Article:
Facebook plans to eventually use its new "Nearby Friends" feature to power new location-based adverts and marketing, the social network has conceded, potentially souring what was generally seen as a privacy-mindful launch of the functionality. Nearby Friends began rolling out last week as a new addition to Facebook's mobile apps, optionally showing those on your friendslist your location, and making it easier to organize impromptu meet-ups. However, Facebook has more in mind than promoting socializing.
Facebook is testing a new privacy feature that warns users around who can see their status updates and content if they're infrequent users of the sharing settings. Dubbed a "Privacy Check-up," the pop-up message flags the current sharing setting and offers a variety of options for more granular control.
WhatsApp founder Jan Koum has spoken out on concerns about privacy and data protection following its acquisition by Facebook, insisting that nothing will change in what individual information it collects and how it uses it. "If partnering with Facebook meant that we had to change our values, we wouldn't have done it" Koum writes of the $19bn deal announced last month. "Instead, we are forming a partnership that would allow us to continue operating independently and autonomously."
Facebook has quietly developed a new "Business Manager" tool, still in its refinements stage, aiming to help brands better push promotional content into users' timelines. Why is this big news? Well, imagine that you have been working with Preferred Marketing Developers and the services (tools) these agencies have been providing for you to manage your various Ad Campaigns on Facebook; with the Business Manager you can do it on your own.
Facebook's little-loved email service isn't the only service getting shuttered, the social network has confirmed, with Facebook Messenger for Windows also facing the axe. Notifications in the Windows app have begun warning users that it will shut down as of March 3rd, though there's no indication of exactly why Facebook has made the decision.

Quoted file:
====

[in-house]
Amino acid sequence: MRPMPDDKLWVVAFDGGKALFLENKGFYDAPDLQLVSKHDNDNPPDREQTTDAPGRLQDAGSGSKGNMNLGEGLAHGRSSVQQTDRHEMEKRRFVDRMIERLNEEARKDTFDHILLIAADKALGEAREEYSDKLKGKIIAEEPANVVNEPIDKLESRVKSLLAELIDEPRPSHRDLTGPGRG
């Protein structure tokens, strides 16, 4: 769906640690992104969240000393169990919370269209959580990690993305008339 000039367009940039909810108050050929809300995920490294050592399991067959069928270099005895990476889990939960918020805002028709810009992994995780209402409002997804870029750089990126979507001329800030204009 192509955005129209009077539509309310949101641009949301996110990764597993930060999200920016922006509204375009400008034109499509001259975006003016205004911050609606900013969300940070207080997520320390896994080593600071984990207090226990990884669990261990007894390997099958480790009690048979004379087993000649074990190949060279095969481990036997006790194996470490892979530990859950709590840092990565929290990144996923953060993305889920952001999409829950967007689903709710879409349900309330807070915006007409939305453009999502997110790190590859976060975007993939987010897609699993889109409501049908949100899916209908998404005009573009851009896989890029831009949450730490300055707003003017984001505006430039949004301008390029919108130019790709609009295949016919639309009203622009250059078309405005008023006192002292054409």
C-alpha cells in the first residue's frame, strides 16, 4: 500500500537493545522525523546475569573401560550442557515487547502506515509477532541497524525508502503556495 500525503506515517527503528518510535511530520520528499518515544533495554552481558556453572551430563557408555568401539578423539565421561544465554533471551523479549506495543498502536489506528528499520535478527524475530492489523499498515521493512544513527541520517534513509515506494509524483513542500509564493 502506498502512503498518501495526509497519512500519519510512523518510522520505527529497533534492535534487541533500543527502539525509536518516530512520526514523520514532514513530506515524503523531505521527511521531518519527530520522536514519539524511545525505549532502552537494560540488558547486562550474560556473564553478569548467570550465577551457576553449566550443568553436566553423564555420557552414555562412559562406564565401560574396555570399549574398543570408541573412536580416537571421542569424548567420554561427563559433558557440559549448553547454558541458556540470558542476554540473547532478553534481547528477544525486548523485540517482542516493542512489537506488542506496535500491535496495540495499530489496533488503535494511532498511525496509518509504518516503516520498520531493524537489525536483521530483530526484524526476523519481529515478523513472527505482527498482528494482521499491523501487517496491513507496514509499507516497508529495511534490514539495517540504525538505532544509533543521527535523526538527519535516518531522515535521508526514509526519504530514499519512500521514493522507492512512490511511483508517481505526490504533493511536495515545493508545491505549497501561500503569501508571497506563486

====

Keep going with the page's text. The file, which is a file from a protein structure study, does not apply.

Facebook has added LGBTQ-friendly gender pronoun options for profiles, with more than ten to choose between as the social network makes it easier for users to be clear on how they identify. Where previously only "male" and "female" were available options, Facebook has added a third, "custom" selection which then allows for one of several new options to be picked, including "cisgender" and "transgender", for their account.
Facebook users unhappy with the custom curation of their "A Look Back" videos released to celebrate the 10th anniversary of the social site will soon be able to edit what's included, it's been confirmed. The Look Back clips, roughly a minute long and made up of most-Liked, commented-on, and other highlight moments from each user's timeline since they joined the social network, were rolled out earlier this week, but some were disappointed by which parts were picked and which were left out.
Facebook has turned ten, and though the terrible teens are still a few years off, the predators are already circling. The social site celebrated its tenth birthday in a fairly low-key way, giving each user a custom highlights video dubbed "A Look Back" picking out their most popular moments on the site, but the anniversary has been overshadowed by the ongoing trademark spat with app developer FiftyThree over who gets to use the name "Paper". It's perhaps a perfect example of how to many Facebook is now perceived: lumbering heavyweight rather than agile upstart.
For those of you who've been paying close attention to the Apple mobile App Store for the past few years, you know good and well that there's more than one app out there now with the name "Paper" attached to it. One of the better-known apps with this name was made by the developers at FiftyThree - an app that gained quite a bit of traction in 2012 for their well-made attempt at simplifying onscreen art and journaling. Here in 2014, they're finding Facebook releasing an app with the same name (so to speak).